Hearn says Deontay Wilder can still sign contract for Joshua fight
By Scott Gilfoid: Eddie Hearn says Deontay Wilder can still sign the contract that he sent him for the heavyweight unification fight against Anthony Joshua, but the fight will need to wait until April 13 at Wembley Stadium in London, England. Hearn says the $15 million flat fee deal is still there for Wilder to sign for April 13 next year.
Joshua, of course, will get the lion’s share of the loot, as well as the hometown advantage. Hearn points out that Joshua holds more heavyweight titles than Wilder in holding down the IBF, WBA and WBO straps. What Hearn doesn’t say is the casual and hardcore boxing fans don’t care how many titles a fighter has. All they care about is who is perceived as the best at heavyweight in the division, and many fans believe Wilder (40-0, 39 KOs) is the best, not Joshua, who was almost knocked out by 41-year-old Wladimir Klitschko last year.
Hearn says Wilder can still take the fight with Joshua, but not in 2018. Joshua will be defending against his WBA mandatory challenger Alexander Povetkin next.
“The contract is still live, it’s still valid, it’s sitting on your manager’s desk,” Hearn said to Sky Sports News about the contract still being there for Wilder to sign, albeit for April 13, 2019. ”Apparently you only had two minor comments that you couldn’t even send us, so send them now, or sign the contract and we will sign the contract before your ink is dry.”
I don’t know why Wilder would ever agree to a flat fee contract of $15 million for a fight against Joshua. If Wilder can’t share in a percentage deal for the Joshua fight, then it seems to me that the fight isn’t worth taking. Wilder might want to let Hearn know that unless he gets a decent percentage split of say 55-45 for the Joshua fight, that there won’t be a fight. Wilder deserves at least 45 percent of the kitty for the unification fight against Joshua. It doesn’t matter that Joshua holds three alphabet titles and Wilder only one. As I mentioned already, the casual and hardcore boxing fans couldn’t care less about which fighter has more titles. The ONLY thing the fans care about is who is the best in the division, and unfortunately for Hearn and Joshua, Wilder is perceived by many to be the most talented heavyweight on the planet today.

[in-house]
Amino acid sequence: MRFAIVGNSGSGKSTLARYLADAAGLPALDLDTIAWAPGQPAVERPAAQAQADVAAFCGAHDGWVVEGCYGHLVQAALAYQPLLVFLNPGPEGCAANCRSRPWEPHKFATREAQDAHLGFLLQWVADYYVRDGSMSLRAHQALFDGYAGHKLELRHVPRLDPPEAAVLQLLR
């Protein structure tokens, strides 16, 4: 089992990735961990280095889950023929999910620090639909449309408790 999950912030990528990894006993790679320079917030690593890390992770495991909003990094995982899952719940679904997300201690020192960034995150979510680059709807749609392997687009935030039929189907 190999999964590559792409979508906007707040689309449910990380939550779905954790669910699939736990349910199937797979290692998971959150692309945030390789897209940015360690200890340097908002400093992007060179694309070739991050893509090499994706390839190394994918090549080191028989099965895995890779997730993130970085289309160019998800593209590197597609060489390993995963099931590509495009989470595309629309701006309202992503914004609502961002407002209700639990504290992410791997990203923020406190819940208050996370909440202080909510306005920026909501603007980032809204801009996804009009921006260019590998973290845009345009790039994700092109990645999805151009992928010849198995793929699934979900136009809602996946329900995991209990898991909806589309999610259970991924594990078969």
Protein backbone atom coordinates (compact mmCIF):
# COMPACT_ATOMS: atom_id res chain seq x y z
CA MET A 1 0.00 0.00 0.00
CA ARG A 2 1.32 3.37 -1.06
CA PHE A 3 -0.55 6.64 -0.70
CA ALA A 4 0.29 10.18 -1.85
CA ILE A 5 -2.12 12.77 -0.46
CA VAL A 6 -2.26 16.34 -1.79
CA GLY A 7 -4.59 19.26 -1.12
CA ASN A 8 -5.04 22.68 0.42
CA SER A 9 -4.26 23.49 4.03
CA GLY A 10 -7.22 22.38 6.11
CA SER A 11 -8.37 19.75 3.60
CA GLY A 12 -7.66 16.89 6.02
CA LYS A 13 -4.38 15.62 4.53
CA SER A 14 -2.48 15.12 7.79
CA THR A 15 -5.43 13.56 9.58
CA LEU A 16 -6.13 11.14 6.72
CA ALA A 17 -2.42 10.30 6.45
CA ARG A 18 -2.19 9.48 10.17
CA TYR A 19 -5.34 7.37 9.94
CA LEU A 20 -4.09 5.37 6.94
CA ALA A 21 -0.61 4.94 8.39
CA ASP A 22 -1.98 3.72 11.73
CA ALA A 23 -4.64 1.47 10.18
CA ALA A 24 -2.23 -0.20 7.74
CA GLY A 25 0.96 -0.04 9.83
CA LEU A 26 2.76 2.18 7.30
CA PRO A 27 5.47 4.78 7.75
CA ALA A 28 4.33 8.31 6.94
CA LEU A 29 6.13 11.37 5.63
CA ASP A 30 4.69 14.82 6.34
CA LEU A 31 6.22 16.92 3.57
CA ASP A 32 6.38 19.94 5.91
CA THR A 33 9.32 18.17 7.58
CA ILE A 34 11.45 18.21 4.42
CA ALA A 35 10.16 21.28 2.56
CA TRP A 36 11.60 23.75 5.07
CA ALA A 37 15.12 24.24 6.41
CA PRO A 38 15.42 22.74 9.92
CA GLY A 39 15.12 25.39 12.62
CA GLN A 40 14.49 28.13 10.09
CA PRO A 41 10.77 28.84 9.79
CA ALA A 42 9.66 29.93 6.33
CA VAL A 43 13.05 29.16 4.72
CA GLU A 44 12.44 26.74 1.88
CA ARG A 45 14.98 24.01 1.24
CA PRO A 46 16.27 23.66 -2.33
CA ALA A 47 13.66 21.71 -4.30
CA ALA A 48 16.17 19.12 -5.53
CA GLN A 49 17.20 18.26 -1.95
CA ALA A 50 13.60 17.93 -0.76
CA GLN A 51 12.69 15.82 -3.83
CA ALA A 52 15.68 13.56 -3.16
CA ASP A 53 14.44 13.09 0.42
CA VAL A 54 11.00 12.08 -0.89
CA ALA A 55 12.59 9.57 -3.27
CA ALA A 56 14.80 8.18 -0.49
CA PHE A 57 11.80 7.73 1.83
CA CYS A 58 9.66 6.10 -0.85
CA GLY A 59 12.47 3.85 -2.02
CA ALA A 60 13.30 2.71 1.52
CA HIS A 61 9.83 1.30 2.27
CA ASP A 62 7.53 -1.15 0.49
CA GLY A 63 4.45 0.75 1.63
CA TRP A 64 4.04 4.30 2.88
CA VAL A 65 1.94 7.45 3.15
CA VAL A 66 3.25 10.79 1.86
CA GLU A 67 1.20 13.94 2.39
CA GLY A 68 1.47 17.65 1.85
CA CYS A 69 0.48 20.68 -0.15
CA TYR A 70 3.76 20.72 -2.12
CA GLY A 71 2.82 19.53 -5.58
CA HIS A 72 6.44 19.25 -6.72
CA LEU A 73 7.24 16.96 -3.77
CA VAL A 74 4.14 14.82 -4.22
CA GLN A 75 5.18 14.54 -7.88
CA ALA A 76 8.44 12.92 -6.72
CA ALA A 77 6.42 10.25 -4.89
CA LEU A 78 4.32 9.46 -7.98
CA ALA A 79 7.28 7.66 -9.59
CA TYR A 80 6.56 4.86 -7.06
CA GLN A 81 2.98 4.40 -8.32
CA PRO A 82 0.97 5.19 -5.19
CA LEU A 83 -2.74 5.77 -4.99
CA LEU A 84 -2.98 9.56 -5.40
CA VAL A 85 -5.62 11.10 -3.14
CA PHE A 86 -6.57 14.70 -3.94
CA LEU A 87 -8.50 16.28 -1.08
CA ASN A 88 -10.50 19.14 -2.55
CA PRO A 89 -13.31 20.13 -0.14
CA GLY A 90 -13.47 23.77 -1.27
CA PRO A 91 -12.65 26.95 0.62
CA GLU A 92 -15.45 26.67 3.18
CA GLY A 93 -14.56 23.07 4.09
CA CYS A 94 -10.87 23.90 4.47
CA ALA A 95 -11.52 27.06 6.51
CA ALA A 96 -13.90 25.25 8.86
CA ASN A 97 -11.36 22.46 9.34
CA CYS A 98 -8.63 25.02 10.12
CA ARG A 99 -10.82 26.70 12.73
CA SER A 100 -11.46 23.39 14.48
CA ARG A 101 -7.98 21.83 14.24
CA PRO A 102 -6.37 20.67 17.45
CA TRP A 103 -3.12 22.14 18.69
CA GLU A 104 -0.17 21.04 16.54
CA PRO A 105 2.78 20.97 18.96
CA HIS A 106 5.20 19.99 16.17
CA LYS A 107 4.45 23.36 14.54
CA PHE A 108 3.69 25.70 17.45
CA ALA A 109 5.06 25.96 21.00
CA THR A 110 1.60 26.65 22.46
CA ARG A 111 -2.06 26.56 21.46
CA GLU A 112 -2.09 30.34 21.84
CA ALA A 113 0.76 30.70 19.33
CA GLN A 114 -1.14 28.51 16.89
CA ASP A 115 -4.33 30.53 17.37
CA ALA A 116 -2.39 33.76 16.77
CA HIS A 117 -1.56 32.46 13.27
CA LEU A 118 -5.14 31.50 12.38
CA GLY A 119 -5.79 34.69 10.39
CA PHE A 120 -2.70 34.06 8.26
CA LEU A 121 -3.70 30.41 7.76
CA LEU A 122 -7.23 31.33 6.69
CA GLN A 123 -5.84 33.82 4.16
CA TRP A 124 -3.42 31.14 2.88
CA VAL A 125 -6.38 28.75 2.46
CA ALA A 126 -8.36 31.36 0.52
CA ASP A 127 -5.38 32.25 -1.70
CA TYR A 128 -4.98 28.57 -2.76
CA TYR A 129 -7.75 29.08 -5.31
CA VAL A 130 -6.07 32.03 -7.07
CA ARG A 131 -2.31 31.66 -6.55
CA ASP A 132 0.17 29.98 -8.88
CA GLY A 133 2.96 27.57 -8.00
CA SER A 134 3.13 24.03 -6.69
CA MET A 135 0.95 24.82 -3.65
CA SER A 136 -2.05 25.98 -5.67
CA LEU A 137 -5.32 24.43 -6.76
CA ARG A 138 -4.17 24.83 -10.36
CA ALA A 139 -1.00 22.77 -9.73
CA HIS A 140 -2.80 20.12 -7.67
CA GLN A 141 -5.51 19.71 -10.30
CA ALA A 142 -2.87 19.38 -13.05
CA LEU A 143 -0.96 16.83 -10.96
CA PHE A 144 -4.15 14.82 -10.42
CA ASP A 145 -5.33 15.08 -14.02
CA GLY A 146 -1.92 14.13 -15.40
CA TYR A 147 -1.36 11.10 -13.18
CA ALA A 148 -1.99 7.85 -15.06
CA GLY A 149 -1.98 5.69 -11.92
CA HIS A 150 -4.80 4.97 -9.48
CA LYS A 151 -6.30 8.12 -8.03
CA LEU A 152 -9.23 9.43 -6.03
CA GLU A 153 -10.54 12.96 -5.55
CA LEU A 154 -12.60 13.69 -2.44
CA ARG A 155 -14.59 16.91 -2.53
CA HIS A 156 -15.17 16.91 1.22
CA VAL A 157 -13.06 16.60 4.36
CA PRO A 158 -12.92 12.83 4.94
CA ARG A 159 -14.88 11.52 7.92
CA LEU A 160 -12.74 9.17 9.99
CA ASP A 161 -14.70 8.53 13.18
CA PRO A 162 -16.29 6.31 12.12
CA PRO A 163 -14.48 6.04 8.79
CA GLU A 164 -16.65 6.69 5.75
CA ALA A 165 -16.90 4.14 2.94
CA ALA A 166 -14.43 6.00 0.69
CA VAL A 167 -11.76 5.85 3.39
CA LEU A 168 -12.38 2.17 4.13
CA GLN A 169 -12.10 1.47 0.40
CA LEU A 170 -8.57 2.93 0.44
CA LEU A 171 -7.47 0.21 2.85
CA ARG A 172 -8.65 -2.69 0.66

Here’s what Wilder said to his fans on social media this week about his unsuccessful attempts to get a fight against Joshua:
”Dear boxing fans, Well, I tried…I tried to give you guys the biggest fight of your lives, the most exciting fight in world history. The first undisputed, undefeated, WBC, WBA, WBO, and IBF unified heavyweight champion of the world since Lewis. They asked for jungle deep numbers just to get out of the fight not knowing we were hustlers so we served ’em (The Money’s In Da Bag). Just told a bold face lie, he’s not a stand-up guy. Instead, he wanted to fight in his country. They offered me a “flat fee” crack head money, something that’s equivalent to a pack of peanuts + loaf bread & a jar of honey!!”
As you can see, Wilder isn’t happy about the pitiful $15 million flat fee that he was offered by Hearn. For a fight that is expected to make over $100 million, Wilder’s $15M flat fee gives Joshua an 85-15 split. That’s obviously an incredibly unfair split in Joshua’s favor. Heck, that split is even lower than what a mandatory challenger gets for a fight against Joshua. A mandatory rates at least a 75-25 split. Wilder wasn’t even offered that split. That tells you right there that Hearn was never serious about wanting to